We're looking for contributors

Sybil Jason Dead at 83: Warner Bros.' Answer to Shirley Temple in the '30s

Sybil JasonSybil Jason, Warner Bros.' answer to Shirley Temple, died Tuesday, August 23, according to film researcher and author Scott O'Brien. She was 83.

Born Sybil Jacobson on November 23, 1927, in Cape Town, South Africa, while still a small child she moved to Britain with her parents. Thanks to her uncle Harry Jacobson, reportedly a London orchestra leader and pianist to highly popular entertainer Gracie Fields, by the age of five Sybil was appearing in London nightclubs, where she sang, danced, and mimicked Maurice Chevalier.

In 1935, Sybil caught the eye of Irving Asher, the head of Warner Bros. London studio, who had spotted her in a supporting role in the British feature Barnacle Bill. Following a successful film test, she was brought to Hollywood, where the now renamed Sybil Jason was to become Warners' answer to 20th Century Fox's box office goldmine Shirley Temple.

Jason, however, failed to catch on despite working with some of Warners' top players and filmmakers. Among those were co-star Glenda Farrell in Michael Curtiz's Little Big Shot (1935), a crime comedy-drama co-written by future producer Jerry Wald (Mildred Pierce, Johnny Belinda) and future Casablanca co-screenwriter Julius J. Epstein; Mervyn LeRoy's romantic drama I Found Stella Parrish (1935), starring Kay Francis (who was "a very motherly and protective woman toward me"); and William Keighley's The Singing Kid (1936), with Al Jolson playing a version of himself in his last film at Warner Bros.

Following roles in a handful of two-reelers, and in William Dieterle's Pat O'Brien vehicle The Great O'Malley (1937), with Jason as Humphrey Bogart's crippled daughter, and Busby Berkeley's Kay Francis melodrama Comet Over Broadway (1938), Warners opted not to renew their young star's contract.

After appearing in a minor effort at Republic Pictures, Sidney Salkow's Woman Doctor (1939), Jason – her name now way down the cast list – made only two more movies, both directed by Walter Lang and starring her former rival Shirley Temple: The Little Princess (1939), in which she played a cockney girl, and The Blue Bird (1940). In the latter film, most of Jason's scenes were reportedly cut from the final release print.

In 1947, she married Anthony Drake, with whom she had a daughter. Sybil Jason's autobiography, My Fifteen Minutes: An Autobiography of a Child Star of the Golden Era of Hollywood, was published by Bear Manor in 2005. Two other autobiographical tomes followed: Five Minutes More in 2007 and What's It All About, Sybil? in 2010.

Sybil Jason's quote via Laura Wagner's Classic Images review of Five Minutes More.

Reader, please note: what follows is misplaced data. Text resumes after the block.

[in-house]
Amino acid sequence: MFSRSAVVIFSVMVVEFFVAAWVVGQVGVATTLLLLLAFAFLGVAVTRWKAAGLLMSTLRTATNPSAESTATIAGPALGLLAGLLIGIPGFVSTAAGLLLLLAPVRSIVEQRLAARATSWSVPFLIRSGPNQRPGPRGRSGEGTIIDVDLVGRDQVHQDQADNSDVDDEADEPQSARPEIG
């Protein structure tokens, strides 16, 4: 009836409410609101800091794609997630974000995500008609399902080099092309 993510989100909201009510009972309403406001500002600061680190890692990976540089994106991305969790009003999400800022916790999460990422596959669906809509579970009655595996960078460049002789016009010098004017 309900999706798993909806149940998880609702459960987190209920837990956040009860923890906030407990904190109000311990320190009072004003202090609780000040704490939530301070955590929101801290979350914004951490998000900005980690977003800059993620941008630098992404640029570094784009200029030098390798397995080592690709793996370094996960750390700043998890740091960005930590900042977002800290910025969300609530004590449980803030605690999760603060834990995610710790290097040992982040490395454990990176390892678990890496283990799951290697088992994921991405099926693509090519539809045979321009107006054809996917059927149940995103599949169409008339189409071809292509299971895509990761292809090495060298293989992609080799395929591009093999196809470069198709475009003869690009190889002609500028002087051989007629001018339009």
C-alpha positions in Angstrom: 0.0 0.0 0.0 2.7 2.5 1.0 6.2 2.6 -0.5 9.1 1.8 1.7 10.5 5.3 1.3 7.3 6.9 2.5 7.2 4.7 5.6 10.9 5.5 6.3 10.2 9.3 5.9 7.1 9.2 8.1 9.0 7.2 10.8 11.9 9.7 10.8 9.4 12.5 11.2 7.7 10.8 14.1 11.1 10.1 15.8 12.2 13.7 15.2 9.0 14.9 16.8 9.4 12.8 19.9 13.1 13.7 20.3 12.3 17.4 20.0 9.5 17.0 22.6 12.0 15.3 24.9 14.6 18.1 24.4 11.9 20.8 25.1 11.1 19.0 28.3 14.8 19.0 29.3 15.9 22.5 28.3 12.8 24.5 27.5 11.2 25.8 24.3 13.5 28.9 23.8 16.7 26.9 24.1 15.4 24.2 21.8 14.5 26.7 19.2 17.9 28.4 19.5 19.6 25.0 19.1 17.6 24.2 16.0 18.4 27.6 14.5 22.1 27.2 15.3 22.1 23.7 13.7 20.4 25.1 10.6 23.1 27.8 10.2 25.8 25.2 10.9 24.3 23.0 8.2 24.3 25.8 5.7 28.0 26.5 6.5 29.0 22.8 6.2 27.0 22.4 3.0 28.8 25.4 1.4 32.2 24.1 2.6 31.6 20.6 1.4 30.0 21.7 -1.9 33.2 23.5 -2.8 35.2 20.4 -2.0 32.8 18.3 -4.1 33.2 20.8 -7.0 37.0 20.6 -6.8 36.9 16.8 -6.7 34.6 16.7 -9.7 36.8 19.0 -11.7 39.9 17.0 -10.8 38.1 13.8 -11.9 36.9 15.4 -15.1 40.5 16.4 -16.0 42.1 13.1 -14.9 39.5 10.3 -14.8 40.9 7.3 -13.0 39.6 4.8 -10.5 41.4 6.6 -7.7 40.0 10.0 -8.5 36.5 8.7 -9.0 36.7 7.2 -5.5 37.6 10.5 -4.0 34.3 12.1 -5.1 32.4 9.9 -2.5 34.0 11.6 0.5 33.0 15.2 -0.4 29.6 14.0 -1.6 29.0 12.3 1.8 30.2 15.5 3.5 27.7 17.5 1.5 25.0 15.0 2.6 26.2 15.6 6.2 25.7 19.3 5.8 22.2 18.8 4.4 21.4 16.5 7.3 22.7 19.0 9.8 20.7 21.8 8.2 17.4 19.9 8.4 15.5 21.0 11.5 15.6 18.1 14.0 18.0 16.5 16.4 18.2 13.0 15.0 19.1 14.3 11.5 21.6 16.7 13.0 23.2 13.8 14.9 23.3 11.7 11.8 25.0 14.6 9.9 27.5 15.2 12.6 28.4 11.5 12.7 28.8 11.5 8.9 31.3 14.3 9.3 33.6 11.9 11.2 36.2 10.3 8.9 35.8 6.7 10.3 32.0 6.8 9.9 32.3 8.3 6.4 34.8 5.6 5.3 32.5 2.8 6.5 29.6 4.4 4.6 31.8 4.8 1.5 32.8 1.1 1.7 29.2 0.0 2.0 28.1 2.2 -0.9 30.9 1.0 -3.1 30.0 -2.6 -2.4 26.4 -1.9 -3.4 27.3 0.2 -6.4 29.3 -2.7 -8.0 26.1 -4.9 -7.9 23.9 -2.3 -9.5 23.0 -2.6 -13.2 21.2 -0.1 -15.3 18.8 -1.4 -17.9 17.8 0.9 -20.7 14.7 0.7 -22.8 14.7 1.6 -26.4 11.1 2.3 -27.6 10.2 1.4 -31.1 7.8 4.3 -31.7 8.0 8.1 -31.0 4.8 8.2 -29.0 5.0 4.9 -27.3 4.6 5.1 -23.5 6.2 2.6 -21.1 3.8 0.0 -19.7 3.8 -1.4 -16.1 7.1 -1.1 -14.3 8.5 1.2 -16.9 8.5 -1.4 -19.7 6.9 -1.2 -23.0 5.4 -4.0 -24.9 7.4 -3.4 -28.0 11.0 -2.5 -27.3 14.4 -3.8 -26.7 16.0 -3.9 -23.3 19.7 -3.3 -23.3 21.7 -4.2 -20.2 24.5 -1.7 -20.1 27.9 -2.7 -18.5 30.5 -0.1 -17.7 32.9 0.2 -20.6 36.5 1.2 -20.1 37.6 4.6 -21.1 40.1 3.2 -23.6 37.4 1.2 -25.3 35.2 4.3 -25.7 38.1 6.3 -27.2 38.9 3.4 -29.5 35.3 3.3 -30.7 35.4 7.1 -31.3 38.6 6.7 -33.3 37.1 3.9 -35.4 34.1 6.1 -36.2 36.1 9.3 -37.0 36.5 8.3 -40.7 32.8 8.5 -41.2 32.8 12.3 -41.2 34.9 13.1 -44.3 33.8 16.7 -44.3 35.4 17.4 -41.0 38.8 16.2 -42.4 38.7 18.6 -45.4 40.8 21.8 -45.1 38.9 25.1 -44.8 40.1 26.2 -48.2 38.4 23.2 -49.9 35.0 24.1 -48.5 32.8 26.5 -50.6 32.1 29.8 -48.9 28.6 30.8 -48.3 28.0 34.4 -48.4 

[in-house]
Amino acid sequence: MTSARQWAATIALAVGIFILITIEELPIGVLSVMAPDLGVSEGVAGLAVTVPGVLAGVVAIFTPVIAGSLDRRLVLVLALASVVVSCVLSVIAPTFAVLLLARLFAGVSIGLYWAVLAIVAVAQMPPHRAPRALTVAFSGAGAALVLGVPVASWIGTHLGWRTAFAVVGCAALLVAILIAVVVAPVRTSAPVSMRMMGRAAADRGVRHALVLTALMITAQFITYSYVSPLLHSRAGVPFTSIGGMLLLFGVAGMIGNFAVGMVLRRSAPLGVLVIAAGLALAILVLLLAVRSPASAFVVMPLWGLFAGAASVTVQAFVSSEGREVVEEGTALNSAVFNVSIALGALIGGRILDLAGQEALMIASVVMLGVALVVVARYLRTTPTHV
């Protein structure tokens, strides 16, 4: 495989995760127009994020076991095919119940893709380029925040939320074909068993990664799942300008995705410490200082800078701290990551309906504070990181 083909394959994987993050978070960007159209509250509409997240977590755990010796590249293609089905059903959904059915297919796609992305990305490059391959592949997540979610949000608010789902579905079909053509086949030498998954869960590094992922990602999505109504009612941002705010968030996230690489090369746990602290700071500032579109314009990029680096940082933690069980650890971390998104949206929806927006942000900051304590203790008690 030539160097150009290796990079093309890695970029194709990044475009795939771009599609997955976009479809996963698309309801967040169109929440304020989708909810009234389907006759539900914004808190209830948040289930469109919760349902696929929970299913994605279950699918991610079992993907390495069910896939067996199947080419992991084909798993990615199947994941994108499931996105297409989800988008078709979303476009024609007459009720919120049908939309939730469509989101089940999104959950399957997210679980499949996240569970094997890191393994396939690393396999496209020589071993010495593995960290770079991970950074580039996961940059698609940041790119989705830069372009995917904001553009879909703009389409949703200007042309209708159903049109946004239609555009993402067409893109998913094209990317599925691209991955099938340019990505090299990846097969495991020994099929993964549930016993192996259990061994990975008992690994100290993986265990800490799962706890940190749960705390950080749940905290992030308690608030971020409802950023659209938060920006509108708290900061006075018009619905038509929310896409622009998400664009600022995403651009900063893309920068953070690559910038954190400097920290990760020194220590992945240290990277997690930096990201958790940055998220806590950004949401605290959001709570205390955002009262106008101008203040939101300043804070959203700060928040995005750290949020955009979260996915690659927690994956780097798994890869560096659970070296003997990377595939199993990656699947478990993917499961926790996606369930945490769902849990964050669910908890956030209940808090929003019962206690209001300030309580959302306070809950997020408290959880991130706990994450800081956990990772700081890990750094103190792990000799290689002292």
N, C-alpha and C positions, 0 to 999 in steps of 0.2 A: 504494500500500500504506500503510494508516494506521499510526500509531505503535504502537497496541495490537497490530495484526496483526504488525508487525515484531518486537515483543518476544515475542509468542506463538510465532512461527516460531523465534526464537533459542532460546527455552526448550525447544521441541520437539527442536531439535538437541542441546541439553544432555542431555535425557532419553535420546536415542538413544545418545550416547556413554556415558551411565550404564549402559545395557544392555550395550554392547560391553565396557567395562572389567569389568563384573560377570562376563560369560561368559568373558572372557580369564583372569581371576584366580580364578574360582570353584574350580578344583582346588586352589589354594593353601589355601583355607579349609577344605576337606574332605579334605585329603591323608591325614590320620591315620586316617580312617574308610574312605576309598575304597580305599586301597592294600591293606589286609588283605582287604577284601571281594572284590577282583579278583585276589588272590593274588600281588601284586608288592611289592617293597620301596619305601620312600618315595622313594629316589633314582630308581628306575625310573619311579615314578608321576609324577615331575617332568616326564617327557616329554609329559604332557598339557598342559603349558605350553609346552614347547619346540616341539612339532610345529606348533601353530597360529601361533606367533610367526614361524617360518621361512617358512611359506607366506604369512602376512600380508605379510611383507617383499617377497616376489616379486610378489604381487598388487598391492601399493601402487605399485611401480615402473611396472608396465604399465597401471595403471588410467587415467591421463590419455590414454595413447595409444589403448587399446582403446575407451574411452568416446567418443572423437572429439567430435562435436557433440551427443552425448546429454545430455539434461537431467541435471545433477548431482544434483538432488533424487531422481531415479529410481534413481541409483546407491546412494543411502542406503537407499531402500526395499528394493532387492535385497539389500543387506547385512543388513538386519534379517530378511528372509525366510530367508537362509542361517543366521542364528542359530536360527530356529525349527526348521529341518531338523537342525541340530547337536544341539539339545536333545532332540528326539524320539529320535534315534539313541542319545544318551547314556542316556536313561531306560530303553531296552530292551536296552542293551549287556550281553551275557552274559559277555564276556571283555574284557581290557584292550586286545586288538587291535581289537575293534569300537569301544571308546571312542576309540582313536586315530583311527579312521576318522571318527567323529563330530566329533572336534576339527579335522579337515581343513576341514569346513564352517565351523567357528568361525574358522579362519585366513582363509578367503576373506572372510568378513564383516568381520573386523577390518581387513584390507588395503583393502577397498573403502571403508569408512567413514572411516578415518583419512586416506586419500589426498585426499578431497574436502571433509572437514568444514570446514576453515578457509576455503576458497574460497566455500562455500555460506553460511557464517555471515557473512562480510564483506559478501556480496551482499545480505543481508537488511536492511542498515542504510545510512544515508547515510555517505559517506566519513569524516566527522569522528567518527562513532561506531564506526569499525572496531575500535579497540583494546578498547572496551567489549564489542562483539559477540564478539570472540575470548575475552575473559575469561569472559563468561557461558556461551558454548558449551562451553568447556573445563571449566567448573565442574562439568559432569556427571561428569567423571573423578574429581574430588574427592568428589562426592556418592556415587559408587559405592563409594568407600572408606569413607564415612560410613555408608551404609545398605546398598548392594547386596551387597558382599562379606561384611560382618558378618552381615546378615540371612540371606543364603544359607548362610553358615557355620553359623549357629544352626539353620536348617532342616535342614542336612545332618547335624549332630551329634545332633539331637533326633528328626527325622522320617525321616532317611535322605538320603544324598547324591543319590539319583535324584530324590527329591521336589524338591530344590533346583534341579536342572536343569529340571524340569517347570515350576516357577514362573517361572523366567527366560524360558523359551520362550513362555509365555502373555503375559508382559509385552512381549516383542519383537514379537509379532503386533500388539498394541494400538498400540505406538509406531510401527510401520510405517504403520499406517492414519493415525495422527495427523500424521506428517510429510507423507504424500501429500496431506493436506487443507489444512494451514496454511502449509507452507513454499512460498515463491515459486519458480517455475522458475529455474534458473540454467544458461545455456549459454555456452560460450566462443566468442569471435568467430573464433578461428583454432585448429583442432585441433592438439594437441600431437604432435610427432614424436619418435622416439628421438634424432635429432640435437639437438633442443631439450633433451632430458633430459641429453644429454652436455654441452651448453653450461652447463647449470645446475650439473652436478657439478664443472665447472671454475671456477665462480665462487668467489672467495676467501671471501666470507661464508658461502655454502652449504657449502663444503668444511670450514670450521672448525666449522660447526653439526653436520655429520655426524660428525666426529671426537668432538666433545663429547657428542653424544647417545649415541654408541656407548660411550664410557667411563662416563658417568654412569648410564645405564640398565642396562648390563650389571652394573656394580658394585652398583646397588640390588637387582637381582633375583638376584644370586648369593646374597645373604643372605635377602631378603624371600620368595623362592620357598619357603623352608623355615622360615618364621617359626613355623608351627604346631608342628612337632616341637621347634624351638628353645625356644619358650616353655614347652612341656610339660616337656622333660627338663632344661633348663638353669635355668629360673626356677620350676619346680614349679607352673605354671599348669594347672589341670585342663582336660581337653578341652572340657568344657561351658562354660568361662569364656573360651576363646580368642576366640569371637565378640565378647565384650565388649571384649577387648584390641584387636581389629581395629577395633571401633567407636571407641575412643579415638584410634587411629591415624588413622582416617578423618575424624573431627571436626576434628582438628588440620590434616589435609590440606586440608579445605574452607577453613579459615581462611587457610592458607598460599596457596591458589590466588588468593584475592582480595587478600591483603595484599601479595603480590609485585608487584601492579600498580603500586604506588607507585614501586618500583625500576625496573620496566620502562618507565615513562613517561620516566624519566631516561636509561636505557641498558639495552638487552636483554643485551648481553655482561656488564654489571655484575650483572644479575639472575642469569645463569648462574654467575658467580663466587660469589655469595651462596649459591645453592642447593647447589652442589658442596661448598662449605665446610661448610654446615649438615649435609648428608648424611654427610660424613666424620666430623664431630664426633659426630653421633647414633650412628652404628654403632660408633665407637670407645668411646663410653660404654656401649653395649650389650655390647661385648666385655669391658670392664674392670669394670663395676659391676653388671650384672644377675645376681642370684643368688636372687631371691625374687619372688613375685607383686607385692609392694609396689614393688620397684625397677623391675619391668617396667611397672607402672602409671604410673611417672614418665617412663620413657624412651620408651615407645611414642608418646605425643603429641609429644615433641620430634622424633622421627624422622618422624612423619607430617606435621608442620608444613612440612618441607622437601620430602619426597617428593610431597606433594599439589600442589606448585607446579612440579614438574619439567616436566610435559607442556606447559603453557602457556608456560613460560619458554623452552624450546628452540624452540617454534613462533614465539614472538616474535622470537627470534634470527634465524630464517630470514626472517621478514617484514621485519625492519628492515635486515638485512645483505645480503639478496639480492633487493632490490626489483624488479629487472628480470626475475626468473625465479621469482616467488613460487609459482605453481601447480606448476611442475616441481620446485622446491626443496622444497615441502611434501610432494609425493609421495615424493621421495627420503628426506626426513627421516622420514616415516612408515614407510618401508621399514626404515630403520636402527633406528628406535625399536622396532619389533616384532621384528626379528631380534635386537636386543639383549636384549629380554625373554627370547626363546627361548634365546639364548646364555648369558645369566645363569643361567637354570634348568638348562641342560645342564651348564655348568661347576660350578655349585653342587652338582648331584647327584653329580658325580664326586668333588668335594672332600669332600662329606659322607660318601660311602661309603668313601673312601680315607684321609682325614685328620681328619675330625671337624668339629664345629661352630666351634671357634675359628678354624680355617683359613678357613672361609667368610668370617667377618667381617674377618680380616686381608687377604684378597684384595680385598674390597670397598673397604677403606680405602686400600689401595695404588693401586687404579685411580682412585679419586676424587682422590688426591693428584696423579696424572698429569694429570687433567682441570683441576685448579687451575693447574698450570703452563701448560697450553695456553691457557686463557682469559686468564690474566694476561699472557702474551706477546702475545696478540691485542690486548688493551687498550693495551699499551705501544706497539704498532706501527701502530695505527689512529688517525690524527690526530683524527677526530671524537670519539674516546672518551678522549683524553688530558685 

If you found Sybil Jason Dead at 83: Warner Bros.' Answer to Shirley Temple in the '30s an informative post, please recommend it to your friends. See share buttons above and on the left.
And consider following Alt Film Guide on Facebook and/or joining the FB group All About Movies.
Sybil Jason Dead at 83: Warner Bros.' Answer to Shirley Temple in the '30s © 2004-2015 Alt Film Guide and/or author(s). Text NOT to be reproduced without prior written consent.

Continue Reading: Linda Darnell on TCM: A LETTER TO THREE WIVES, NO WAY OUT

Previous Post: Burt Lancaster Movie Schedule: SCORPIO, THE KILLERS, BRUTE FORCE


Click on 'Load Comments' to leave a comment about Sybil Jason Dead at 83: Warner Bros.' Answer to Shirley Temple in the '30s.

Important: Different views and opinions are perfectly fine, but courtesy and respect are imperative. Abusive, bigoted, baseless (spreading misinformation), and/or trollish/inflammatory comments will be blocked and offenders may be banned.




FILM ARCHIVES

Christopher Fry: THE LADY'S NOT FOR BURNING Playwright Has Died
BEN-HUR 1959 and 1925 Versions on DVD: Charlton Heston, Ramon Novarro
Palme d'Or Winners: Cannes Film Festival
Ingmar Bergman and Michelangelo Antonioni: Film Giants Died on the Same Day
Marsha Hunt Actress Turns 95
The Six Years That Shook the World (of Film)
THE PASSION OF JOAN OF ARC Carl Theodor Dreyer
Best Films - 1955
Jerry Lewis Oscar Statuette: Jean Hersholt Humanitarian Award
LA HABANERA - Zarah Leander - Douglas Sirk
Marsha Hunt: Great American Part II
Ronald Colman on TCM: A TALE OF TWO CITIES, KIKI, RANDOM HARVEST
Claudette Colbert, Alla Nazimova, Marion Davies, Charles Boyer: Cinecon 2011
Oscar Winner THE GREAT ZIEGFELD: American Cinematheque Screening
William Holden Movies: Two WILD Westerns
LA CAGE AUX FOLLES Director, Oscar Nominee Edouard Molinaro Dead at 85
Top Box Office Movies of 2013
Maria von Trapp (THE SOUND OF MUSIC) dead at 99: Was Last Surviving Singing von Trapp Family Member
Pioneering Woman Director Lois Weber Movie Screening
Teresa Wright in 'Shadow of a Doubt': Hitchcock Heroine in His Favorite Movie